Skip to main content
0151 350 1590
Back to news

Mobile Ophthalmology Units | A look beyond the hospital walls

Keith Austin Keith Austin

Published 10 June 2018

Mobile Ophthalmology Units | Looking beyond the hospital walls Clinical capacity

Why it’s vital for ophthalmologists to look outside the hospital environment to tackle today’s capacity challenges.

The rising prevalence of eye disease is no secret. In the UK, it’s predicted that we’ll see an increase of 100,000 wet AMD cases in the 10 years to 2020, whereas the number of glaucoma cases will rise by almost 300,000 (1). Patients are already losing sight unnecessarily because of capacity problems in eye clinics (2), leading me to wonder what the situation will look like in another decade if nothing changes.

It begs the question; how are ophthalmologists expected to adhere to such an escalating demand – a demand that will not reduce so long as we have an aging population? With evening and weekend clinics already operating at full capacity, and hospital refurbishments often unaffordable, it’s vital that clinicians consider more innovative and sustainable methods of delivering care.

A facility that is becoming increasingly popular amongst trusts looking to run clinics more efficiently is mobile medical units that provide fully independent assessment and treatment services right in the heart of community locations, complete with all the amenities expected in a modern clinic. The support for flexible infrastructure such as this extends across the NHS, with the Five Year Forward View highlighting out of hospital care as one of the main priorities for coping with today’s healthcare landscape (6). For ophthalmology, delivering care in more convenient locations rather than an often-hectic hospital environment is the single most effective method of dealing with rising patient numbers. Mobile ophthalmology units installed in easily accessible sites can quickly create up to 250 more patient slots per week and can reduce the time spent waiting for and attending appointments by up to 50 minutes, which, ultimately, eliminates the need for evening and weekend clinics.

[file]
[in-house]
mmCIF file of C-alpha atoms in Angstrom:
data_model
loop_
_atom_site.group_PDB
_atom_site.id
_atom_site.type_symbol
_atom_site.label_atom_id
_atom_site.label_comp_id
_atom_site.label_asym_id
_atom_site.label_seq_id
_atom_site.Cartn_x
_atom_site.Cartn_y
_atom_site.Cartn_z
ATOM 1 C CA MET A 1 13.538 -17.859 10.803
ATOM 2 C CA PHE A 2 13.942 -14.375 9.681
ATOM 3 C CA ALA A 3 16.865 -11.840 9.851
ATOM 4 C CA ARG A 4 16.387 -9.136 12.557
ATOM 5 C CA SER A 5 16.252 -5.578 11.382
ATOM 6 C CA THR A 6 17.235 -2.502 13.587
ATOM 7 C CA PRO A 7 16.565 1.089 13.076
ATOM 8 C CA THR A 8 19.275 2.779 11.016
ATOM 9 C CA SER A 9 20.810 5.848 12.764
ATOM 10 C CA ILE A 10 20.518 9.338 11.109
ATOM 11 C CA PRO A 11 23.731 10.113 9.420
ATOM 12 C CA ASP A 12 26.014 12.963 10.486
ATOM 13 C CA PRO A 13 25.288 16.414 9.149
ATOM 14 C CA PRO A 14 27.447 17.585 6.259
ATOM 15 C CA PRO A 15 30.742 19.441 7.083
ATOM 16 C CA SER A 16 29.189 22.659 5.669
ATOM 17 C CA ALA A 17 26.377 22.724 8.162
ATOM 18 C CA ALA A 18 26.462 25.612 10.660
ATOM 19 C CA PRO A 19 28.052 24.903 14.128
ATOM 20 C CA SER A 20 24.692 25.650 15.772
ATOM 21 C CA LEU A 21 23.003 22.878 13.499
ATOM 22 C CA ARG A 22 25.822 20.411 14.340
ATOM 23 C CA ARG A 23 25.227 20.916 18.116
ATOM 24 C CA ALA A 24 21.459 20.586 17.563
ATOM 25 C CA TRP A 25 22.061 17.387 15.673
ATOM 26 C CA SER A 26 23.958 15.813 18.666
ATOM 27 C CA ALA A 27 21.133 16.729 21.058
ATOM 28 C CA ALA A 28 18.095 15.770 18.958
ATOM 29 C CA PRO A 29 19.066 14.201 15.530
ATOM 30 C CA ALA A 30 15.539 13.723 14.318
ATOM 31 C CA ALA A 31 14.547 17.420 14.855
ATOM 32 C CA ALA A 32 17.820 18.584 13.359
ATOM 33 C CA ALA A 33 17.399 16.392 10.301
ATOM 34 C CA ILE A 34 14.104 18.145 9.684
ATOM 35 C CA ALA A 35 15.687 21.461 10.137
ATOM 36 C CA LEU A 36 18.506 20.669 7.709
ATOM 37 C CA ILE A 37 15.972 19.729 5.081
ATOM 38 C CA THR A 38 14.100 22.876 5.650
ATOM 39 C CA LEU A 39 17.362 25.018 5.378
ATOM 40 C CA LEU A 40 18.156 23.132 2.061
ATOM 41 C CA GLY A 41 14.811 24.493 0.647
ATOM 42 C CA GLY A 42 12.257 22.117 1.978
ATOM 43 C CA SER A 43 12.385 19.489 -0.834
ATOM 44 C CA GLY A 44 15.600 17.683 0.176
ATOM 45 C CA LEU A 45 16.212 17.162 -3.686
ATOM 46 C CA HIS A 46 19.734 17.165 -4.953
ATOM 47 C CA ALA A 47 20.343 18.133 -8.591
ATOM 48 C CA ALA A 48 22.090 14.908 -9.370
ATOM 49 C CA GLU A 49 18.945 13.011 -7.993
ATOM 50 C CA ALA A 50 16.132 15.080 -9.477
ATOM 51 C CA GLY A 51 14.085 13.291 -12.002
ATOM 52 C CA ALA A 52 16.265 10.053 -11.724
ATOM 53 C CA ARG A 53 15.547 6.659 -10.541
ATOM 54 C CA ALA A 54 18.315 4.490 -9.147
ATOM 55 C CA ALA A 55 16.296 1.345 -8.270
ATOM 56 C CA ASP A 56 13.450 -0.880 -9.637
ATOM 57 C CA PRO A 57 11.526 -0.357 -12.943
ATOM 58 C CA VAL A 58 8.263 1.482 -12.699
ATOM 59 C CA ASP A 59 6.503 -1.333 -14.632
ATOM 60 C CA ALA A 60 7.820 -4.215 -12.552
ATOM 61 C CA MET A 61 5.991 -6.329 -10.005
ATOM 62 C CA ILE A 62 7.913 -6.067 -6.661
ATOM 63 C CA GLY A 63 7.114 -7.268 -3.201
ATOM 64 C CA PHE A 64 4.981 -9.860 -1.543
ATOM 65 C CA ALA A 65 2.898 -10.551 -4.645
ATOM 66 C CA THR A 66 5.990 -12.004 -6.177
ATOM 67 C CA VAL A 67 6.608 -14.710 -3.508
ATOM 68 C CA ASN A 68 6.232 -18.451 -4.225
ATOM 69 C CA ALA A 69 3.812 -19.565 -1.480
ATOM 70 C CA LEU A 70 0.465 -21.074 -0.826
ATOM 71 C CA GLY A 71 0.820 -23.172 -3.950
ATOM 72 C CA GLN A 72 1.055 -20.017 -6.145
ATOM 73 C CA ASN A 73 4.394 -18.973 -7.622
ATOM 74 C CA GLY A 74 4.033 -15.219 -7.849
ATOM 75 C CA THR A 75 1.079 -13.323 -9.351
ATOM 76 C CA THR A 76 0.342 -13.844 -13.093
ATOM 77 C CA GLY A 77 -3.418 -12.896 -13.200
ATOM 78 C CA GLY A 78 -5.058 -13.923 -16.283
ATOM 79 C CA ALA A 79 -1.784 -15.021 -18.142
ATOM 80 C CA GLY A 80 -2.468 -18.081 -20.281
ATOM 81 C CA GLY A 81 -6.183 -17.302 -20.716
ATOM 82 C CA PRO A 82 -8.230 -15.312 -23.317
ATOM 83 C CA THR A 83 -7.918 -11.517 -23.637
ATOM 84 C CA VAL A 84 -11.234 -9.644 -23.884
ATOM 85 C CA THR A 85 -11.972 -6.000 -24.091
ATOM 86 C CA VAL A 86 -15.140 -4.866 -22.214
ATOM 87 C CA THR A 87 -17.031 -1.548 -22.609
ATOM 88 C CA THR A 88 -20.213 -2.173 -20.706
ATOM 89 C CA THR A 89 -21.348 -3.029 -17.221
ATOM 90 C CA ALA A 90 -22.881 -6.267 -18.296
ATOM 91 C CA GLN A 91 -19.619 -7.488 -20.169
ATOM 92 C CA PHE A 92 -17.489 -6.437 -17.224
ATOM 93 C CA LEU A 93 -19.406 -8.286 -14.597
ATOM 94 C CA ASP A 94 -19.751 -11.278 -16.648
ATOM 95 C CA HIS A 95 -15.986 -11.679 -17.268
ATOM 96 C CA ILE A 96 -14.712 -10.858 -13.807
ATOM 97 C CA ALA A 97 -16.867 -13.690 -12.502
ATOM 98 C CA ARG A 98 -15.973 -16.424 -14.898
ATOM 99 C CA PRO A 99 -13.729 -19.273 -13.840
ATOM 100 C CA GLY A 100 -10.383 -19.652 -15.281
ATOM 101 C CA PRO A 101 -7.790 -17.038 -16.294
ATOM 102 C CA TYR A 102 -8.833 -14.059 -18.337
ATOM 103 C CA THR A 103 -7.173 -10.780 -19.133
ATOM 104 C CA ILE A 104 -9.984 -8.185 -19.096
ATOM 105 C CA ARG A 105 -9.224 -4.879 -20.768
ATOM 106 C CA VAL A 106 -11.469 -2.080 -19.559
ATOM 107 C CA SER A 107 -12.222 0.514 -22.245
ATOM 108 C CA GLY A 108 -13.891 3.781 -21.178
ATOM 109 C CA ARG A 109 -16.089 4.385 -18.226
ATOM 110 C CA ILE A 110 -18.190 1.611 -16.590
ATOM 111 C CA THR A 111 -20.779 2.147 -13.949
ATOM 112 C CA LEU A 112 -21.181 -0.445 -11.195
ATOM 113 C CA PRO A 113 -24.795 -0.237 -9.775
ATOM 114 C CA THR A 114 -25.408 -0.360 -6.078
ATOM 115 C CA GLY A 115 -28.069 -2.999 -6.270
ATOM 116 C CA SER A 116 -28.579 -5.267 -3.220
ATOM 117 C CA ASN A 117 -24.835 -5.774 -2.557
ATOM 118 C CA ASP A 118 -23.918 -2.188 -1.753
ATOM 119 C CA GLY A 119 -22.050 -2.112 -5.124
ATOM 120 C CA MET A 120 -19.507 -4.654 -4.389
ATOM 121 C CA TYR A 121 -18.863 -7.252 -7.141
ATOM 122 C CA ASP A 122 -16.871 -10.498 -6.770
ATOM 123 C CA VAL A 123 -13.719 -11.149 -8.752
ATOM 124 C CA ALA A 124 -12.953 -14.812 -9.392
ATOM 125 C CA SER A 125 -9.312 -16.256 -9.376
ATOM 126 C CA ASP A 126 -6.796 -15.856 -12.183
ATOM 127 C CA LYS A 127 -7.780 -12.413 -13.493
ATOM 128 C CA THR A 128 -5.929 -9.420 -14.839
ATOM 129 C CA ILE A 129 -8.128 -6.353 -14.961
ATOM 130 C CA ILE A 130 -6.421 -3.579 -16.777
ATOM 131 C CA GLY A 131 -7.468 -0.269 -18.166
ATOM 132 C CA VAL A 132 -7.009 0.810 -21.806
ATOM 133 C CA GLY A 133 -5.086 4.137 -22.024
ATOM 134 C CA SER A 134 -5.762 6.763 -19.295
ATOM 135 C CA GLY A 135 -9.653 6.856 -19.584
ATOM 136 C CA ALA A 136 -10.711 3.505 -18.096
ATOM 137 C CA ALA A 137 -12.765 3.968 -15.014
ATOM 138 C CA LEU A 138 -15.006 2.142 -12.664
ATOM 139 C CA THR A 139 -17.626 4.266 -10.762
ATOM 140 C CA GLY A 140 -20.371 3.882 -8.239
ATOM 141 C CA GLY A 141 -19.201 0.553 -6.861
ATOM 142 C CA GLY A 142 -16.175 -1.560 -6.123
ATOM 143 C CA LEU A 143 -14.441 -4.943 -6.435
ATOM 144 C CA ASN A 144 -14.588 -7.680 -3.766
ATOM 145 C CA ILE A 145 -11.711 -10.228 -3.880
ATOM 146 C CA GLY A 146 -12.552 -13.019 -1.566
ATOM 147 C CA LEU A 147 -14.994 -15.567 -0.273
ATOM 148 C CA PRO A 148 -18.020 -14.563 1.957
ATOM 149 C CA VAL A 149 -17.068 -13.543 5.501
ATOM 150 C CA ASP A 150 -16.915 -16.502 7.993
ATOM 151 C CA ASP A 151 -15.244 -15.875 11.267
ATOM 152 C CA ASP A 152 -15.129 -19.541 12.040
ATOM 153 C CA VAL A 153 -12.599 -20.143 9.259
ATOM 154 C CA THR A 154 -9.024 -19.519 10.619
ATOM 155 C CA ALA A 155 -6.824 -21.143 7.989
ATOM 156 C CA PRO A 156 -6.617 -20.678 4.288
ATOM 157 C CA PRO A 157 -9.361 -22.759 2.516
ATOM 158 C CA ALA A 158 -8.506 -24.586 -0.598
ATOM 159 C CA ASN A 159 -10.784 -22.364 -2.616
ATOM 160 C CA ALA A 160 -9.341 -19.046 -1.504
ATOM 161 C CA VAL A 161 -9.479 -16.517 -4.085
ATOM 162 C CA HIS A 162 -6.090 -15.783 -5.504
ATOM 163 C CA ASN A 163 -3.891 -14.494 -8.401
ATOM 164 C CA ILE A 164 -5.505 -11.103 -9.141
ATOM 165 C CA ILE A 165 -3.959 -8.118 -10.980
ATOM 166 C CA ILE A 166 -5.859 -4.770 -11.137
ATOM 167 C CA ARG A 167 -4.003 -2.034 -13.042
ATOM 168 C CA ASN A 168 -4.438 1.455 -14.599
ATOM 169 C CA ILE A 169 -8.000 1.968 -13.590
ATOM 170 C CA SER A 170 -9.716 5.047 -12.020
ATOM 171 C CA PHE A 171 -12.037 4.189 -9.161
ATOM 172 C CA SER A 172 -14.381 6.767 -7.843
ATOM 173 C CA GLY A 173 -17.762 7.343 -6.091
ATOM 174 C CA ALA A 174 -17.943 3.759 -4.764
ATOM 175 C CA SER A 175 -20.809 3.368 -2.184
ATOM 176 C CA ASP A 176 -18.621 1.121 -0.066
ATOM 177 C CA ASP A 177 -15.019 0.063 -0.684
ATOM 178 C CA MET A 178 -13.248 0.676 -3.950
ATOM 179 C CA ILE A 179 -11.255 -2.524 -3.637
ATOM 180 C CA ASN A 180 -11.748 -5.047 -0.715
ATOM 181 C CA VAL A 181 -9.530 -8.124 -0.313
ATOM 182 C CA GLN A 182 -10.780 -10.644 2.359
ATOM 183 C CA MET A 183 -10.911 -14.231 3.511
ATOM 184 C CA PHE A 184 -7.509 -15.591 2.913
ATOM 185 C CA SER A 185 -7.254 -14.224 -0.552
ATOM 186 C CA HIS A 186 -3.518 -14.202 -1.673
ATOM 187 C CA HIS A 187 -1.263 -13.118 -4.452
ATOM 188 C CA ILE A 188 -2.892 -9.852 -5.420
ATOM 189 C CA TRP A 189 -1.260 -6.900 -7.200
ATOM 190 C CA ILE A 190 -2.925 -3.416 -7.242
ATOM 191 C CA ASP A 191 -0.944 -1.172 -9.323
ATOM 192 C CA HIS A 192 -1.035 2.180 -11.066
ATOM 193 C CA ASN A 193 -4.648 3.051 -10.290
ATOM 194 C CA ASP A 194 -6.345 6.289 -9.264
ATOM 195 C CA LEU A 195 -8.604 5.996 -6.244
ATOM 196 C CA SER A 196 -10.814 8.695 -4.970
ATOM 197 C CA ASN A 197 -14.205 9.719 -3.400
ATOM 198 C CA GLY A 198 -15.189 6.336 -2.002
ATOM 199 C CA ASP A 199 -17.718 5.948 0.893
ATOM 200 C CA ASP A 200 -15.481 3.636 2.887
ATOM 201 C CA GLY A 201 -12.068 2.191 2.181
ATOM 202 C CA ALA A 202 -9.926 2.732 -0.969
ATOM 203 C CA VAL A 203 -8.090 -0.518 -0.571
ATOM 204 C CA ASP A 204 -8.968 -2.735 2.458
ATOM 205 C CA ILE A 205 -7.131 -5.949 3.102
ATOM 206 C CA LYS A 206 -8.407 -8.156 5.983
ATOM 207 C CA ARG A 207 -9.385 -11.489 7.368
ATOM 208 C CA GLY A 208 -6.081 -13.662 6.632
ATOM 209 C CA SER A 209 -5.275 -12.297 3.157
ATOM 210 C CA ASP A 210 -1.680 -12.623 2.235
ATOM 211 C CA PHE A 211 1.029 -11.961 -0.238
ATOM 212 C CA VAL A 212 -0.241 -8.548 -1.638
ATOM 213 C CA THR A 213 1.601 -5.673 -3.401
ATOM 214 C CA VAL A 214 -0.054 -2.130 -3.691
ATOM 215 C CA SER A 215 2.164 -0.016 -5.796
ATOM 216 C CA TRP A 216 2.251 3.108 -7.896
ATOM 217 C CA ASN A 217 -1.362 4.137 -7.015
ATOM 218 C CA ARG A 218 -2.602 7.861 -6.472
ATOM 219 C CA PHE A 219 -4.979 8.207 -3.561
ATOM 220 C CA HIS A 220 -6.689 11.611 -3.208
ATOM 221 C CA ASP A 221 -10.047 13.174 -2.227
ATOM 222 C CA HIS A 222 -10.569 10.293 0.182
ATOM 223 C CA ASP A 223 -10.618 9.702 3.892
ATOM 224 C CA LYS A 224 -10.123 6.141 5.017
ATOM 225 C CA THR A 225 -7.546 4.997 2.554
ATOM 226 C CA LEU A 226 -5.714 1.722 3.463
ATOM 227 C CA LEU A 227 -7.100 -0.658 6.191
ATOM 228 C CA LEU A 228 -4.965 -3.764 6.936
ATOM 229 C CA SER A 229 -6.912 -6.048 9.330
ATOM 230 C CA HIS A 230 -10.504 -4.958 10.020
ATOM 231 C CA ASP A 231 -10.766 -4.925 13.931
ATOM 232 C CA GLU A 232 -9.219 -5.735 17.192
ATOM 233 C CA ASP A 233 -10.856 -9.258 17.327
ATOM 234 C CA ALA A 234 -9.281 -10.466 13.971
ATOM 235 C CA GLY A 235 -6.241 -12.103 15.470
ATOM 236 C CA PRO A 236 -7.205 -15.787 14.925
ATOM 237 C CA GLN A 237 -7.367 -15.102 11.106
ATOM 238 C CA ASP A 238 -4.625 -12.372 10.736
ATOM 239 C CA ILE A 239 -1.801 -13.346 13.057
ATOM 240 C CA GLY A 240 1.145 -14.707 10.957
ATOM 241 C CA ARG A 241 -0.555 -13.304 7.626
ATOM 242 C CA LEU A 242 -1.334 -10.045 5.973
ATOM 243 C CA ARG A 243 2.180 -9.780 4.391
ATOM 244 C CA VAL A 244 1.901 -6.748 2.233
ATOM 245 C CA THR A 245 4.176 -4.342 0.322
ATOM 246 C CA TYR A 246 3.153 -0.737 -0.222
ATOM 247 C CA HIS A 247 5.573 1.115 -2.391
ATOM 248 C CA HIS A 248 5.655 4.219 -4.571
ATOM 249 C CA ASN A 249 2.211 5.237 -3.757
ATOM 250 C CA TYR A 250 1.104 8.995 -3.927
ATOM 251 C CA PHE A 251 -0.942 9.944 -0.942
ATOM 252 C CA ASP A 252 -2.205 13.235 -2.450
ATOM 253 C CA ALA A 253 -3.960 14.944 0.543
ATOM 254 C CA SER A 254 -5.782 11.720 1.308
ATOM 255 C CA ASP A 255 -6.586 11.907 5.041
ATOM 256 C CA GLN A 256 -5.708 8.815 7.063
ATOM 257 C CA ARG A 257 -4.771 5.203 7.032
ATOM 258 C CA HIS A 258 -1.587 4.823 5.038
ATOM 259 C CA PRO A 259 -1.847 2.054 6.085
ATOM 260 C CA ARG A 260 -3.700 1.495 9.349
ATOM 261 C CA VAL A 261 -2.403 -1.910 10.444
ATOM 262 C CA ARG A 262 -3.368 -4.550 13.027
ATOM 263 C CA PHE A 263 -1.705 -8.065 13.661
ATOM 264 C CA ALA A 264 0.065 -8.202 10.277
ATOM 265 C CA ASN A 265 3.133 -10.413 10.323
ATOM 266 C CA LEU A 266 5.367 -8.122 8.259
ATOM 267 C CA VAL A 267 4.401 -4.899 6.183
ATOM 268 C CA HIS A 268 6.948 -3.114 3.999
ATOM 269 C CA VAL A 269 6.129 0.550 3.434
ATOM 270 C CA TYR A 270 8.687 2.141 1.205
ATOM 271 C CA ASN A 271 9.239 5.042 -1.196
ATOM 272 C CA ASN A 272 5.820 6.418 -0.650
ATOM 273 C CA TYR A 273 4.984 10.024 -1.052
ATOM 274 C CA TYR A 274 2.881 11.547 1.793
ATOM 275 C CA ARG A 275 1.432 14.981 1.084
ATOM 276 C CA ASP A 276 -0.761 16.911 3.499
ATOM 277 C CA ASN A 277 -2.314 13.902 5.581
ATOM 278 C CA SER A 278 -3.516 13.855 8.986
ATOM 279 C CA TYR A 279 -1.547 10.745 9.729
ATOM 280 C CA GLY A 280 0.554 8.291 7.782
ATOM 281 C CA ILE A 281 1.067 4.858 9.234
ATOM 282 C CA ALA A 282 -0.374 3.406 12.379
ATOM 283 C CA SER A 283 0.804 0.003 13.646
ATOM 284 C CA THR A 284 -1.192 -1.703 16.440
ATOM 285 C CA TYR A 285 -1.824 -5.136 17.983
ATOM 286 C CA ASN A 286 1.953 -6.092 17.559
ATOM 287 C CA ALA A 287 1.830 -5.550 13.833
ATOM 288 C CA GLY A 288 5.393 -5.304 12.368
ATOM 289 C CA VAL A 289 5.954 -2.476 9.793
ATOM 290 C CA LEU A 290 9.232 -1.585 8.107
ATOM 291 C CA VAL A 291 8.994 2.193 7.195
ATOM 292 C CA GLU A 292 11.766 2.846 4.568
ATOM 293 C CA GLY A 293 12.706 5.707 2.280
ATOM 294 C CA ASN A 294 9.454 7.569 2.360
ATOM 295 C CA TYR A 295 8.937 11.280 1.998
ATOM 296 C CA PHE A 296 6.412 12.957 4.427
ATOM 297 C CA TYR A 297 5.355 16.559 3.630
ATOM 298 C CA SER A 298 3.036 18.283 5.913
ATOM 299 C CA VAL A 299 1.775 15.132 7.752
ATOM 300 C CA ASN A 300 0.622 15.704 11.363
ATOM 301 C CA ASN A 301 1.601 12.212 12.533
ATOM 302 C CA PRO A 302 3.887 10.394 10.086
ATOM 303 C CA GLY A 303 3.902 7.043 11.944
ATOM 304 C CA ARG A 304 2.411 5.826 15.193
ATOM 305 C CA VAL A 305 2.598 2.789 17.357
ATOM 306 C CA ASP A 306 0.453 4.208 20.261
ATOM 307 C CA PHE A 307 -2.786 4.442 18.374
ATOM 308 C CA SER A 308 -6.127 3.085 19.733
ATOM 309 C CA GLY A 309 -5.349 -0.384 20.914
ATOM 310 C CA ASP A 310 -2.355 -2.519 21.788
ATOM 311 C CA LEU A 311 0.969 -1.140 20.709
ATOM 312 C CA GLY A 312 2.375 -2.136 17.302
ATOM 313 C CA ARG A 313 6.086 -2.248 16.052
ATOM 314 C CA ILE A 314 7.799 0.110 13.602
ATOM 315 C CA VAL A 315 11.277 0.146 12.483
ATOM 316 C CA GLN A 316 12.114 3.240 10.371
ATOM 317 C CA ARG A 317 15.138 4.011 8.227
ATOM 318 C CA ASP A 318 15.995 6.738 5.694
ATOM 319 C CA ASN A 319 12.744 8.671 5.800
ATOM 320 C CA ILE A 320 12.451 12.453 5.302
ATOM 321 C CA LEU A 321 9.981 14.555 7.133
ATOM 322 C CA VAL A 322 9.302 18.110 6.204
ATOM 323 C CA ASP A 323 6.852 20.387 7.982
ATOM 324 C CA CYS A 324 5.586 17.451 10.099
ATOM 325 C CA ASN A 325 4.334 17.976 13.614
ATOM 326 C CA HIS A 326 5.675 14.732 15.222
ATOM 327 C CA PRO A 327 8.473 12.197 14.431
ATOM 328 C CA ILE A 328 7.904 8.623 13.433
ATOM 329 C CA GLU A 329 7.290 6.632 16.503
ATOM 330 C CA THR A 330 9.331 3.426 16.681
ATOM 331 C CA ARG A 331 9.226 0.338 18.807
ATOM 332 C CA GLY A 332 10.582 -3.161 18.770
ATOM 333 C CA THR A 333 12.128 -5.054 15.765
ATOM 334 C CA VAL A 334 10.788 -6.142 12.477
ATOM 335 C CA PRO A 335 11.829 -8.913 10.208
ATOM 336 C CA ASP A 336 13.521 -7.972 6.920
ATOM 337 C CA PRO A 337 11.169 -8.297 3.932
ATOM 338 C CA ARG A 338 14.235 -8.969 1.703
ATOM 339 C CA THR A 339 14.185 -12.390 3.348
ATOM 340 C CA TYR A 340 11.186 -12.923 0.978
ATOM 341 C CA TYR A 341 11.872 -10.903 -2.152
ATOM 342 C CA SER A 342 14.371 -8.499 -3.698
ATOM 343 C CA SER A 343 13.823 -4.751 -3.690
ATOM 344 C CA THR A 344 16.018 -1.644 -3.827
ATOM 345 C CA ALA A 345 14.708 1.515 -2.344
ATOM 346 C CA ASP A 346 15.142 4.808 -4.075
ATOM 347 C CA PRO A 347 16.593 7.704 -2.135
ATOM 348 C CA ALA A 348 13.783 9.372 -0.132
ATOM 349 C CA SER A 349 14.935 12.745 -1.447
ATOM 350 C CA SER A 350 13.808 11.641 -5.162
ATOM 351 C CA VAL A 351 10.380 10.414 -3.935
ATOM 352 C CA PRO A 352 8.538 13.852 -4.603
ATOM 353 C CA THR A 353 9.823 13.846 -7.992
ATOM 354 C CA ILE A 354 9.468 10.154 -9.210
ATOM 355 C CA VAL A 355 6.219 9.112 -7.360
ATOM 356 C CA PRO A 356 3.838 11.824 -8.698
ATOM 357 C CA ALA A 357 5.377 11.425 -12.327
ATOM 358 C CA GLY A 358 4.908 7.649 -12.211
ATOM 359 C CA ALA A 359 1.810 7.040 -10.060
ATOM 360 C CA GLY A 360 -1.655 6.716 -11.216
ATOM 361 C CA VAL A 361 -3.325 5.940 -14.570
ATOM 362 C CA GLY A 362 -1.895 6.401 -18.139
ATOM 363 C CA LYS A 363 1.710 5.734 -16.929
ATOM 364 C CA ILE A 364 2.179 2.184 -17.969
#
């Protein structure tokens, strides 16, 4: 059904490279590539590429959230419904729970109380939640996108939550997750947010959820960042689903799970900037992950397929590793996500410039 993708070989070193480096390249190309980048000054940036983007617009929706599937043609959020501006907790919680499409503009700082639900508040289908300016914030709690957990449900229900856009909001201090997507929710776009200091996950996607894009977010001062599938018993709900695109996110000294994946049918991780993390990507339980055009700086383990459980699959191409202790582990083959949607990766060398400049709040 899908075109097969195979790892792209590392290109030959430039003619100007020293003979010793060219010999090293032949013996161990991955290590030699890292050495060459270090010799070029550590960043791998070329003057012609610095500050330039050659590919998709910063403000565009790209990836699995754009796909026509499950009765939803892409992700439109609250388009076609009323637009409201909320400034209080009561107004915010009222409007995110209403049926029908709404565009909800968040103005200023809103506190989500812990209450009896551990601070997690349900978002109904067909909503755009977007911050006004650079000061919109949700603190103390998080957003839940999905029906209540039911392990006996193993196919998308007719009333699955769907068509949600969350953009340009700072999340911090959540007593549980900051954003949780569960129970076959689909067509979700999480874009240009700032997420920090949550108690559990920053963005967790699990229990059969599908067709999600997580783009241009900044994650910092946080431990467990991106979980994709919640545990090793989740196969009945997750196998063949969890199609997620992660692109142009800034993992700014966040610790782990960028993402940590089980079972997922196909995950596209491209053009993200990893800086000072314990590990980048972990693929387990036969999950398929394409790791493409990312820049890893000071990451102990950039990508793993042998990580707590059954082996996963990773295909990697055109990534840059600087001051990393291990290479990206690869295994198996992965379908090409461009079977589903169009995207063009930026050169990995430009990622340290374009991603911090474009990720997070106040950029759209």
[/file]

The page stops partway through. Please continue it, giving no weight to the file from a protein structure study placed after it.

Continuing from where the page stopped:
For patients, travelling to and from hospitals can be stressful and time-consuming when attending regular treatment, but the burden of travel is amplified for those with reduced vision. Mobile community-led care gives eye patients the option to receive assessment and treatment, including intravitreal injections and cataract surgery, within a nearby, easily-accessible location. With more patients treated within target waiting times, whether for AMD, glaucoma, cataracts, or other time-critical eye conditions, more of the population will preserve healthy eyesight and require lower levels of both state-funded support and unpaid care. These people can then remain economically productive and enjoy a higher quality of life, whilst consultants can provide uncompromised care under circumstances alleviated from pressure. This vision of convenient, efficient and flexible macular clinics will only materialize if decision makers collectively look beyond ageing hospital estates to manage the continuous surge in eye health conditions set for the next 20 years.

Read the full 'In My View' article by Keith Austin in The Ophthalmologist

1. RNIB, “Saving money, losing sight” (2013). Available at online at: Last accessed April 2018 
2. C MacEwen, “Increasing demand on hospital eye services risks patients losing vision” (2016). Available online at: Last accessed April 2018
6. NHS England, “Next Steps on the NHS Five Year Forward View” (2017). Available at: https:// Last accessed April 2018